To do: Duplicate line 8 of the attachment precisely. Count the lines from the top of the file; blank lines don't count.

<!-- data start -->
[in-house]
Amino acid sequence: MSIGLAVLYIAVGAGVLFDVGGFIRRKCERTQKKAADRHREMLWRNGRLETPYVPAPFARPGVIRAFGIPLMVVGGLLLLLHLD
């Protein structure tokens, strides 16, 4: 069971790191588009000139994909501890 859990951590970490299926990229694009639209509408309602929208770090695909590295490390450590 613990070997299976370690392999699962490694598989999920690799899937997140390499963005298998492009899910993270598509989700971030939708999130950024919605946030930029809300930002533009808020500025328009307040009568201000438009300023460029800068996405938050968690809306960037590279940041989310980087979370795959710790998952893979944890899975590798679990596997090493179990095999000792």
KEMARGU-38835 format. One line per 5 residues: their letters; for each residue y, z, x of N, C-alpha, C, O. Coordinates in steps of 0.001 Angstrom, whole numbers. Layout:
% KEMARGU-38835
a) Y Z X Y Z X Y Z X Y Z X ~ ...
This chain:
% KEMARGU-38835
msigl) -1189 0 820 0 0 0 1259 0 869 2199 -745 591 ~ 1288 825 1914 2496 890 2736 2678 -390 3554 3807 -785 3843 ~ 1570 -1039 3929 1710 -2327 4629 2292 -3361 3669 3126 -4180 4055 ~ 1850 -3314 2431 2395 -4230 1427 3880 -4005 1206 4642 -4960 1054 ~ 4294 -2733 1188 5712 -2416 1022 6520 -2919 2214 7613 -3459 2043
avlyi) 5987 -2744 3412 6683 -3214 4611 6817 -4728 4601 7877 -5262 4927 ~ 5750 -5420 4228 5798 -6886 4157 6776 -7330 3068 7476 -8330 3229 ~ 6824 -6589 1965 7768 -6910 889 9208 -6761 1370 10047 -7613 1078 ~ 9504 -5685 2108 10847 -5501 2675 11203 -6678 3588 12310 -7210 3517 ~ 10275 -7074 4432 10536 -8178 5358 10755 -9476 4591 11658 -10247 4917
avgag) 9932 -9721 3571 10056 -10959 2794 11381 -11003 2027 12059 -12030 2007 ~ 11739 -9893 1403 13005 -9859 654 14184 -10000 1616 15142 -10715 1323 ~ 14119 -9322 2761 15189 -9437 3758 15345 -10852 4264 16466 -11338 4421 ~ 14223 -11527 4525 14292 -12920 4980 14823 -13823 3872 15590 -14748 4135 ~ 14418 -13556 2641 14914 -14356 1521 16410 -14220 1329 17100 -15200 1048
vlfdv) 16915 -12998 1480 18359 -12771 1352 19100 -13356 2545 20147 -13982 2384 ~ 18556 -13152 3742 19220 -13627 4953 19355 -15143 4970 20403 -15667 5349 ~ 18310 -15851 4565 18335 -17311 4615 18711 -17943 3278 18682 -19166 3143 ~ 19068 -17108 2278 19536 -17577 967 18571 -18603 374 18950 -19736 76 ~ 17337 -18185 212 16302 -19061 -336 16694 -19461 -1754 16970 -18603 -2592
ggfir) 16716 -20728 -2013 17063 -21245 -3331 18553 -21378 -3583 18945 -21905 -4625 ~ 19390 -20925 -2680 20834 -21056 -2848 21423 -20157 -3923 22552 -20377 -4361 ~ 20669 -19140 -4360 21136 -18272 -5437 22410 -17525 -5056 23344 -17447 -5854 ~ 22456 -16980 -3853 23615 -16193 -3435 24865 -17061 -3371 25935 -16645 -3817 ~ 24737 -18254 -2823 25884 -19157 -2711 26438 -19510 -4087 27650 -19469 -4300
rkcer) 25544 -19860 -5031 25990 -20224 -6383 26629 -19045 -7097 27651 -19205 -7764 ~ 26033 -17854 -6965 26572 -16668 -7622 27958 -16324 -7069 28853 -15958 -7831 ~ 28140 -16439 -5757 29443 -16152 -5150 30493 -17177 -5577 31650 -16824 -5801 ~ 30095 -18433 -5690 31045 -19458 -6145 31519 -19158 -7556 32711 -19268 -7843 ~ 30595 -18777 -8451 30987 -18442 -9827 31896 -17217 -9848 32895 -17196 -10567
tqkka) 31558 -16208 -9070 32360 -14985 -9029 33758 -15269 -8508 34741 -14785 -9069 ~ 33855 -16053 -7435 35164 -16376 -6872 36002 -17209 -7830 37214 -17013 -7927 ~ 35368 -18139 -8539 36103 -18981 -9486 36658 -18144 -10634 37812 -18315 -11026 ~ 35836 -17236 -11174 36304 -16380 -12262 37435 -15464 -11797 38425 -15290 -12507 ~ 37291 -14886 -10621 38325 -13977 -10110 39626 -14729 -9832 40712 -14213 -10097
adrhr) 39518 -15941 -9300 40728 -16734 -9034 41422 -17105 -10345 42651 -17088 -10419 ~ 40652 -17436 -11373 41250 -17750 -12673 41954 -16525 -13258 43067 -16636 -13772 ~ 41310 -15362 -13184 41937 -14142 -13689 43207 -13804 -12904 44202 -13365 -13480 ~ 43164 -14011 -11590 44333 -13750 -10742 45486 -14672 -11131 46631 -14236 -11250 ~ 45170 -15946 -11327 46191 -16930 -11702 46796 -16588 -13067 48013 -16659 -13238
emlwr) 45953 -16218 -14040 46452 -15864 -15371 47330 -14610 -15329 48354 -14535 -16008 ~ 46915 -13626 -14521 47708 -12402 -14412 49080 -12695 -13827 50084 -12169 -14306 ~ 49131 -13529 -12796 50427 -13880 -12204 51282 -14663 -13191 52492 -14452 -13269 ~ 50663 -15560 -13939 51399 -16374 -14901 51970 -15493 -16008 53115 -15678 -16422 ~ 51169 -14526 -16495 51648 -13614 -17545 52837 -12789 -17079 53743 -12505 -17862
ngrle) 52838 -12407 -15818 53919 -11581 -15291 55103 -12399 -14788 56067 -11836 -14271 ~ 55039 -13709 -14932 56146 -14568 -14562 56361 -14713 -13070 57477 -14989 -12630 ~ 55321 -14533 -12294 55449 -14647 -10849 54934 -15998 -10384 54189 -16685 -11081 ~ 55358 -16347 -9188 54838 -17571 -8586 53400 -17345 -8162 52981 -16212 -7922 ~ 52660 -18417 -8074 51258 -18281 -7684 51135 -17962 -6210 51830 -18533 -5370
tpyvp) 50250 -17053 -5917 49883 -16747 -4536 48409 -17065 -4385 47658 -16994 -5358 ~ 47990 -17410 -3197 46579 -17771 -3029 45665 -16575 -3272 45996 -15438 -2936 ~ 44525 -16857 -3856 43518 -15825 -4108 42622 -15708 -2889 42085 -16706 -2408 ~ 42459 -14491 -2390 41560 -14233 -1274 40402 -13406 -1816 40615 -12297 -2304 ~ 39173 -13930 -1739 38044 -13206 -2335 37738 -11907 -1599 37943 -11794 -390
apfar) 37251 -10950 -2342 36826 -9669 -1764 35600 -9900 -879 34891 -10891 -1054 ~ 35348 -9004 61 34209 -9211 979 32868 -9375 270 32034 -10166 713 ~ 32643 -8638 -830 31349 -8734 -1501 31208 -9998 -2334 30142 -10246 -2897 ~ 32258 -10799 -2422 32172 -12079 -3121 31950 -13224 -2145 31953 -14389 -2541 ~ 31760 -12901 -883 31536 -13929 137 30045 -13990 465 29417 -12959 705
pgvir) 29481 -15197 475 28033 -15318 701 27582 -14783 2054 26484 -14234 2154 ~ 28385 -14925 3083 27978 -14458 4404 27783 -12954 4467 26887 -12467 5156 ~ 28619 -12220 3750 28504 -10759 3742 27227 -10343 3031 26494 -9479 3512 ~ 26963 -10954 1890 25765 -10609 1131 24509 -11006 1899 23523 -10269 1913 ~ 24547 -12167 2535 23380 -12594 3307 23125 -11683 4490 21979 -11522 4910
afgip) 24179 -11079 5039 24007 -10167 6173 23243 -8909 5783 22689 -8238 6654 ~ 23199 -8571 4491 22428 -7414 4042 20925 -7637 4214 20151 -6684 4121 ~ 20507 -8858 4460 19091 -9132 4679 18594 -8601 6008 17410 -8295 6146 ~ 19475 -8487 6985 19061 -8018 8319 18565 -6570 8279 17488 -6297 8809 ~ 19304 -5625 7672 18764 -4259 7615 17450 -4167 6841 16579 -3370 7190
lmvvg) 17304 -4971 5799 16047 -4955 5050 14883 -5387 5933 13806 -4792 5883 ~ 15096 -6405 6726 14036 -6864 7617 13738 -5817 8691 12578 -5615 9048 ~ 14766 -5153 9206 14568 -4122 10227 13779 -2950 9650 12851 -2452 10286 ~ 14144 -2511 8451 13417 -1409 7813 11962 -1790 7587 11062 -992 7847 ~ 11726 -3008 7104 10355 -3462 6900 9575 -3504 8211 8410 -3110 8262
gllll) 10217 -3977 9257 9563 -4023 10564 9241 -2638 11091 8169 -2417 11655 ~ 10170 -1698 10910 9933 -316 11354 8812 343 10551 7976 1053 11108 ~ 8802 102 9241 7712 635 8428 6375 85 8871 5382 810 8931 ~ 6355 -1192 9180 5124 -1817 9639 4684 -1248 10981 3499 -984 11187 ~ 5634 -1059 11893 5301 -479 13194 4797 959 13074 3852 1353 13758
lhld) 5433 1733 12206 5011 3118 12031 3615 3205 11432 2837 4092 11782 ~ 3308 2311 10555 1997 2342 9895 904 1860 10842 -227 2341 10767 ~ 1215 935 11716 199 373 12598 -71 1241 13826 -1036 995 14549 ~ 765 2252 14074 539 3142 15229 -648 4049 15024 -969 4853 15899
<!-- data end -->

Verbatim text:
% KEMARGU-38835